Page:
Q: Our homeowner’s association (HOA) would like to pursue enforcement of its restrictions by fining and suspending the use rights to our amenity center (pool, fitness center, etc.). However, we cannot find enough people to serve on the fining/suspension committee. Is this committee required or can the board move forward with collecting a fine or suspending an owner’s right to use the amenity center without the fining/suspension committee? R.M., Naples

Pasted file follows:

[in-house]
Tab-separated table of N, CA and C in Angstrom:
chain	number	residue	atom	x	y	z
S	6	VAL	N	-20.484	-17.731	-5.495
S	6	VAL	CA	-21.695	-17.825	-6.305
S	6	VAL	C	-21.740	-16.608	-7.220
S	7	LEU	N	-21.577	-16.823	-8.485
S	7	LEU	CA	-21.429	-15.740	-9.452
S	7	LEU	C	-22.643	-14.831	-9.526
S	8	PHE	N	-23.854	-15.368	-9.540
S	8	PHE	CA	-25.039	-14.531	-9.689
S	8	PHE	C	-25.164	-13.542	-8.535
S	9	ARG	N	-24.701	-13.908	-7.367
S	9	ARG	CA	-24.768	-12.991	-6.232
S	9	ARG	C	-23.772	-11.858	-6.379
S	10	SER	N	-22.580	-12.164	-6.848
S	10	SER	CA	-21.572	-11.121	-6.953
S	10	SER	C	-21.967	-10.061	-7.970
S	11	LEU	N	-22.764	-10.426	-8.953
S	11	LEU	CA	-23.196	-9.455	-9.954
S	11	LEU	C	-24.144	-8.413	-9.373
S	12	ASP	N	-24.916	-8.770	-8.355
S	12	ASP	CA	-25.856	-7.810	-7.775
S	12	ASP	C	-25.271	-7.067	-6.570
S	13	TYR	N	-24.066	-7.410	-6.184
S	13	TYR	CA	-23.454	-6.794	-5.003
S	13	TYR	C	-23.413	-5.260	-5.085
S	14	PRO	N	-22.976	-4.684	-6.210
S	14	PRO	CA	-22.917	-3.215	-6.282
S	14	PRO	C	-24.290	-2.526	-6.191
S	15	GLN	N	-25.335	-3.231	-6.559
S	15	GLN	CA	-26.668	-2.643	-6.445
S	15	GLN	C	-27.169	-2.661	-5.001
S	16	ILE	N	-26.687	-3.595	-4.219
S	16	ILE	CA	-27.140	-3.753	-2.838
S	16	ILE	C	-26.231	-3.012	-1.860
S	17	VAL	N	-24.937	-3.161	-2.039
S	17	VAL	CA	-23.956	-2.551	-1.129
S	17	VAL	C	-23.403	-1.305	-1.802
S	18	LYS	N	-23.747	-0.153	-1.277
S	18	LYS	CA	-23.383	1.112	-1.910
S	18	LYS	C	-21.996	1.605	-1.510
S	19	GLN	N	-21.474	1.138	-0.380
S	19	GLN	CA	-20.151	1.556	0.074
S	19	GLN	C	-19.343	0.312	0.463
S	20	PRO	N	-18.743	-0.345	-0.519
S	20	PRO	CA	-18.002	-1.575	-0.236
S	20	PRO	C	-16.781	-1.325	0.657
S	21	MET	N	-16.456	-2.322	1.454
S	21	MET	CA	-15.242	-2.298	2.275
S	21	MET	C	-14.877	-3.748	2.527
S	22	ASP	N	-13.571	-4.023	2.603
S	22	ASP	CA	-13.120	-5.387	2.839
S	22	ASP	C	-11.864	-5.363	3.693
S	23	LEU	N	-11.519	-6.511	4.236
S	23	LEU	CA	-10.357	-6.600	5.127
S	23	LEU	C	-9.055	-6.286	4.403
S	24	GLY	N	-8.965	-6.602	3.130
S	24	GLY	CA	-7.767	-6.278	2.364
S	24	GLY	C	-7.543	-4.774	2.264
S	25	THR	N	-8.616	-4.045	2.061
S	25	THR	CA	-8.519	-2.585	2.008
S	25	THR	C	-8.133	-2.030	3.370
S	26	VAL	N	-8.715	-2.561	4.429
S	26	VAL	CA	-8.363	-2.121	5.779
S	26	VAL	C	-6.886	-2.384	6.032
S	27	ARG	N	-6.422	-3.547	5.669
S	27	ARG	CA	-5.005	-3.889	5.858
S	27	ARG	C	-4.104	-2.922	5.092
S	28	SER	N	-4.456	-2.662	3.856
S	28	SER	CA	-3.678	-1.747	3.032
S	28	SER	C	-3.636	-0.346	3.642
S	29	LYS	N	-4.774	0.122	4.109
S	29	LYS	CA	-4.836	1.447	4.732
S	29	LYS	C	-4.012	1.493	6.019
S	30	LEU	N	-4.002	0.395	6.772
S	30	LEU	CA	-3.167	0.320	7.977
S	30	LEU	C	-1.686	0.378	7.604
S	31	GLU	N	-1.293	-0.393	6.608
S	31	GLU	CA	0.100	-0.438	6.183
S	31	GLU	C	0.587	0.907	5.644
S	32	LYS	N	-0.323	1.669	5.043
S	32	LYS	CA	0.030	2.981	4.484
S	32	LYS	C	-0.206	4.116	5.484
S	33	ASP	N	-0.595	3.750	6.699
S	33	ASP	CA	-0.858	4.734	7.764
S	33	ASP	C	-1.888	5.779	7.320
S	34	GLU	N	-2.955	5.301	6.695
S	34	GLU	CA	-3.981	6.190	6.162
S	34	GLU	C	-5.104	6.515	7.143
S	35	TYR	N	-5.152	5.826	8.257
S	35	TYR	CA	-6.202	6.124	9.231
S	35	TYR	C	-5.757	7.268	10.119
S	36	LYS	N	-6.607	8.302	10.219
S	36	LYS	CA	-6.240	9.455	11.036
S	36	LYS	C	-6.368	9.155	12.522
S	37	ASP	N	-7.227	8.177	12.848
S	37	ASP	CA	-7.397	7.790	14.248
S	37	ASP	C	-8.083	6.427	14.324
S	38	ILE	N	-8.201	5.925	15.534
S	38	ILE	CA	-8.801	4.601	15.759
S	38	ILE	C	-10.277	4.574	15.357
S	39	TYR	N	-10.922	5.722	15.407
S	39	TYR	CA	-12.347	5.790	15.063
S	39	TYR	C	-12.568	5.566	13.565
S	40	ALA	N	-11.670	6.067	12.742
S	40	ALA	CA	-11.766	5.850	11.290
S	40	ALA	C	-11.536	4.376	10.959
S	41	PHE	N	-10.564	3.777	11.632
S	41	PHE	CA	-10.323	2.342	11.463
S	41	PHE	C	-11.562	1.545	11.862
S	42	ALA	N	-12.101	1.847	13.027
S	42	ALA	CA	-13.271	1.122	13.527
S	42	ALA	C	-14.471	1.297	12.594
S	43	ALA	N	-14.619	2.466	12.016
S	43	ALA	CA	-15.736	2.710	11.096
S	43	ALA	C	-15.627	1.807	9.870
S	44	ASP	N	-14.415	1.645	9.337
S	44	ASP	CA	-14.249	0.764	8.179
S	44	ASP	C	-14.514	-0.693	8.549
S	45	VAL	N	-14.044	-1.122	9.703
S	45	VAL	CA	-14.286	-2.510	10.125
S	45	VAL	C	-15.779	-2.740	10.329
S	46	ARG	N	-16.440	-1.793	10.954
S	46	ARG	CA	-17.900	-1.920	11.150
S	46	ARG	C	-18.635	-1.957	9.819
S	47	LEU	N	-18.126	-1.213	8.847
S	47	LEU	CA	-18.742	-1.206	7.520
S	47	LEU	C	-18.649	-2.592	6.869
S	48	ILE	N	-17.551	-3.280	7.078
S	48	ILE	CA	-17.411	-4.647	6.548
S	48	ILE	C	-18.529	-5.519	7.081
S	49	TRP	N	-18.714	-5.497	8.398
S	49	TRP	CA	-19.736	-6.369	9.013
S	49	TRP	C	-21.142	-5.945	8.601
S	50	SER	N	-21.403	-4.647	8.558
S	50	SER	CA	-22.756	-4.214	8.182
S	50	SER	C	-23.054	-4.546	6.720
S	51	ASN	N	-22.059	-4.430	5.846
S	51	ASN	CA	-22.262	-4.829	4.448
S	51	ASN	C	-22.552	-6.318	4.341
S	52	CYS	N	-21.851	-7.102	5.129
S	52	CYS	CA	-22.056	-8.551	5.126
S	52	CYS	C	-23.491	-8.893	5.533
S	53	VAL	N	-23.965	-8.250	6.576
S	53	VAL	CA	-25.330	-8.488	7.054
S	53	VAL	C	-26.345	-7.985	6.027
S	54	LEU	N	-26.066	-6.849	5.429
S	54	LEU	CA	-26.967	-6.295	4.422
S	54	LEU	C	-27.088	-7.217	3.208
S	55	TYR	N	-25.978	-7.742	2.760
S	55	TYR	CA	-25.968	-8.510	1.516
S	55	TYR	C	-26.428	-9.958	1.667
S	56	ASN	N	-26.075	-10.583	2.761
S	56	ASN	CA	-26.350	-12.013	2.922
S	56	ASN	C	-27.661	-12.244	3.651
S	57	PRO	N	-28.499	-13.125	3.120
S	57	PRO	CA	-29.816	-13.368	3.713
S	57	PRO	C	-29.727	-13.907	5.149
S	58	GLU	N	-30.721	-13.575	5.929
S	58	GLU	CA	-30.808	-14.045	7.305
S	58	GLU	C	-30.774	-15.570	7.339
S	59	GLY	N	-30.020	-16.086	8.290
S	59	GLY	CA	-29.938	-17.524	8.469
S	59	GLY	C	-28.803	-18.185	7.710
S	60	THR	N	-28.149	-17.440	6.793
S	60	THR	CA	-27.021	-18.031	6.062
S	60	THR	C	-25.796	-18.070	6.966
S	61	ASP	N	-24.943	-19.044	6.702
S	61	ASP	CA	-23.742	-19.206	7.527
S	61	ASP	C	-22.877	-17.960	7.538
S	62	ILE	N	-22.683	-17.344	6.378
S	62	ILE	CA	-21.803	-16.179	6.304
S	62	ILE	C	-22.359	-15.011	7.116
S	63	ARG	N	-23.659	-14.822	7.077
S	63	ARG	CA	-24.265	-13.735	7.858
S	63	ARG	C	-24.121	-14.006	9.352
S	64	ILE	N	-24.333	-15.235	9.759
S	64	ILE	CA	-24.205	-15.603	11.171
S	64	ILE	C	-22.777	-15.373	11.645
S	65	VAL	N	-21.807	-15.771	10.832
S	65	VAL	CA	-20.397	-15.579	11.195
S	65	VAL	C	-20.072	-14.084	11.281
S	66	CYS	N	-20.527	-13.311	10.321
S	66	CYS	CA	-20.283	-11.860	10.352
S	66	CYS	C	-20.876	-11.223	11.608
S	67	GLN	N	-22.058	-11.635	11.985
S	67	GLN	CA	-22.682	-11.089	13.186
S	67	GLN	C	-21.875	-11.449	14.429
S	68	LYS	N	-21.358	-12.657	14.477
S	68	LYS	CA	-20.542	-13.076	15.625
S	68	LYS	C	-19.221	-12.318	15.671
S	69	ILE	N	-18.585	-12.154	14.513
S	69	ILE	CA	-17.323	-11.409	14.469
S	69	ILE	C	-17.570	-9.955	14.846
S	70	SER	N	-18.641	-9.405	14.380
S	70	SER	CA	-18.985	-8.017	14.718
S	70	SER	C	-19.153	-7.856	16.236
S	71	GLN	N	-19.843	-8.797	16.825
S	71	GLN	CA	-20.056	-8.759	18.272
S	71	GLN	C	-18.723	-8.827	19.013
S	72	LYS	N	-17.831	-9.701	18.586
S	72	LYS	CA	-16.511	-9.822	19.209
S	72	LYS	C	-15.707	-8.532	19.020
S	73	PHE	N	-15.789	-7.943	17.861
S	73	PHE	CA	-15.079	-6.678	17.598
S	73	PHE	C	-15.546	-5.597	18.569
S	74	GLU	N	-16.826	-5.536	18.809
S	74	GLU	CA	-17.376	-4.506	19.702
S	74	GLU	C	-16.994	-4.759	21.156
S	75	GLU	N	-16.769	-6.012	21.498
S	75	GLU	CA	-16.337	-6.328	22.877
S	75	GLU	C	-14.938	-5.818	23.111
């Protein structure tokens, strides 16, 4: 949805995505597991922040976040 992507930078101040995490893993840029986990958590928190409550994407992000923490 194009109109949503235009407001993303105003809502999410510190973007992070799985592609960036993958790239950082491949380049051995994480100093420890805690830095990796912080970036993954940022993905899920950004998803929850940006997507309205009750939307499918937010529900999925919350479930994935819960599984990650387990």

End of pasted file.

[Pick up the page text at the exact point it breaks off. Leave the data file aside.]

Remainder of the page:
A: In my opinion, this fining/suspension committee is required if your HOA wants to impose a fine or suspend a common area use right. Generally, an HOA is allowed to fine or suspend common area use rights, such as the use of specific amenities like the pool or the fitness center, as a consequence for an owner’s or his/her guests’ or invitees’ violation of the HOA’s restrictions. That being said, Florida law states that a fine or suspension by the board of directors may not be imposed unless the board first provides at least 14 days’ notice to the owner sought to be fined or suspended and an opportunity for a hearing before a committee of at lease three (3) members appointed by the board who are not officers, directors, or employees of the HOA, or the spouse, parent, child, brother, or sister of an officer, director, or employee. At the hearing, if the fining/suspension committee, by majority vote, does not approve a proposed fine or suspension, the proposed fine or suspension may not be imposed. Further, the law states that the role of the fining/suspension committee is limited to determining whether to confirm or reject the fine or suspension levied by the board.